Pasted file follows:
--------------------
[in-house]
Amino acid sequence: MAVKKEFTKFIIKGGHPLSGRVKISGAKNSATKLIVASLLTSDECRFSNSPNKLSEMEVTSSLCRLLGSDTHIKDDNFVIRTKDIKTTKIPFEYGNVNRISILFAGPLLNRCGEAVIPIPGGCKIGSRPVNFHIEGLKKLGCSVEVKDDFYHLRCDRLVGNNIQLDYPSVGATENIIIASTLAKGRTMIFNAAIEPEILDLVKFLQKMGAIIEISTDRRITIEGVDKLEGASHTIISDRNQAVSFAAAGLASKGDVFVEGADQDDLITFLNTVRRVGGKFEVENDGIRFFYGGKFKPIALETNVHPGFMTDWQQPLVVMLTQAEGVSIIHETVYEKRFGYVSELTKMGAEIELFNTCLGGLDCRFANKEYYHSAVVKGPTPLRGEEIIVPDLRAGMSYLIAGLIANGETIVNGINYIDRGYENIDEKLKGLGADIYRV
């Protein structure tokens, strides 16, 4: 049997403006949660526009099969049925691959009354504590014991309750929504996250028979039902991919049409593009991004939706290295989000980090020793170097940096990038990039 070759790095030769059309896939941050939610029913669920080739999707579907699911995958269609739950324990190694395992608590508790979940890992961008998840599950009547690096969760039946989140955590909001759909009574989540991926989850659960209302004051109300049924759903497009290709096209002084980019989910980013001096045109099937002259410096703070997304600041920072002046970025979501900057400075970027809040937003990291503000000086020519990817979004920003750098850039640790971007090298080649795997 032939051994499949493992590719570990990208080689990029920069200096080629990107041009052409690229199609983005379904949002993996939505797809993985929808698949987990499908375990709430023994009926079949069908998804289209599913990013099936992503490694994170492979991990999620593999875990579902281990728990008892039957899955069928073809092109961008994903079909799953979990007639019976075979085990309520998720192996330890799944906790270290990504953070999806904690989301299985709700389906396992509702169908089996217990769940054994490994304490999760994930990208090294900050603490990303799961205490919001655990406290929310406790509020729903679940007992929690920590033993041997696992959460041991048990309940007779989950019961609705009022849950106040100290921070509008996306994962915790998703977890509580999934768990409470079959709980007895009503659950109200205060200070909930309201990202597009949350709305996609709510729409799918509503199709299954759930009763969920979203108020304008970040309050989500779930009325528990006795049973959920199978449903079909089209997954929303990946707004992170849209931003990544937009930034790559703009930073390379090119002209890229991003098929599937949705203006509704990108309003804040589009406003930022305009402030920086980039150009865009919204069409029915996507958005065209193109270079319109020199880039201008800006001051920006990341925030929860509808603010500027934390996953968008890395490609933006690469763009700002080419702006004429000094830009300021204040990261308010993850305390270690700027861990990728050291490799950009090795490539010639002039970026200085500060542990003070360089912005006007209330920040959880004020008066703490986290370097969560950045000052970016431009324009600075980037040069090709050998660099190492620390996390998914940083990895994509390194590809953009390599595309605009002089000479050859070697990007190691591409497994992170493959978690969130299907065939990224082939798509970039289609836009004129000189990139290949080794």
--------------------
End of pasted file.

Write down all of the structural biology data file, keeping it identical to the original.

[in-house]
Amino acid sequence: MAVKKEFTKFIIKGGHPLSGRVKISGAKNSATKLIVASLLTSDECRFSNSPNKLSEMEVTSSLCRLLGSDTHIKDDNFVIRTKDIKTTKIPFEYGNVNRISILFAGPLLNRCGEAVIPIPGGCKIGSRPVNFHIEGLKKLGCSVEVKDDFYHLRCDRLVGNNIQLDYPSVGATENIIIASTLAKGRTMIFNAAIEPEILDLVKFLQKMGAIIEISTDRRITIEGVDKLEGASHTIISDRNQAVSFAAAGLASKGDVFVEGADQDDLITFLNTVRRVGGKFEVENDGIRFFYGGKFKPIALETNVHPGFMTDWQQPLVVMLTQAEGVSIIHETVYEKRFGYVSELTKMGAEIELFNTCLGGLDCRFANKEYYHSAVVKGPTPLRGEEIIVPDLRAGMSYLIAGLIANGETIVNGINYIDRGYENIDEKLKGLGADIYRV
């Protein structure tokens, strides 16, 4: 049997403006949660526009099969049925691959009354504590014991309750929504996250028979039902991919049409593009991004939706290295989000980090020793170097940096990038990039 070759790095030769059309896939941050939610029913669920080739999707579907699911995958269609739950324990190694395992608590508790979940890992961008998840599950009547690096969760039946989140955590909001759909009574989540991926989850659960209302004051109300049924759903497009290709096209002084980019989910980013001096045109099937002259410096703070997304600041920072002046970025979501900057400075970027809040937003990291503000000086020519990817979004920003750098850039640790971007090298080649795997 032939051994499949493992590719570990990208080689990029920069200096080629990107041009052409690229199609983005379904949002993996939505797809993985929808698949987990499908375990709430023994009926079949069908998804289209599913990013099936992503490694994170492979991990999620593999875990579902281990728990008892039957899955069928073809092109961008994903079909799953979990007639019976075979085990309520998720192996330890799944906790270290990504953070999806904690989301299985709700389906396992509702169908089996217990769940054994490994304490999760994930990208090294900050603490990303799961205490919001655990406290929310406790509020729903679940007992929690920590033993041997696992959460041991048990309940007779989950019961609705009022849950106040100290921070509008996306994962915790998703977890509580999934768990409470079959709980007895009503659950109200205060200070909930309201990202597009949350709305996609709510729409799918509503199709299954759930009763969920979203108020304008970040309050989500779930009325528990006795049973959920199978449903079909089209997954929303990946707004992170849209931003990544937009930034790559703009930073390379090119002209890229991003098929599937949705203006509704990108309003804040589009406003930022305009402030920086980039150009865009919204069409029915996507958005065209193109270079319109020199880039201008800006001051920006990341925030929860509808603010500027934390996953968008890395490609933006690469763009700002080419702006004429000094830009300021204040990261308010993850305390270690700027861990990728050291490799950009090795490539010639002039970026200085500060542990003070360089912005006007209330920040959880004020008066703490986290370097969560950045000052970016431009324009600075980037040069090709050998660099190492620390996390998914940083990895994509390194590809953009390599595309605009002089000479050859070697990007190691591409497994992170493959978690969130299907065939990224082939798509970039289609836009004129000189990139290949080794």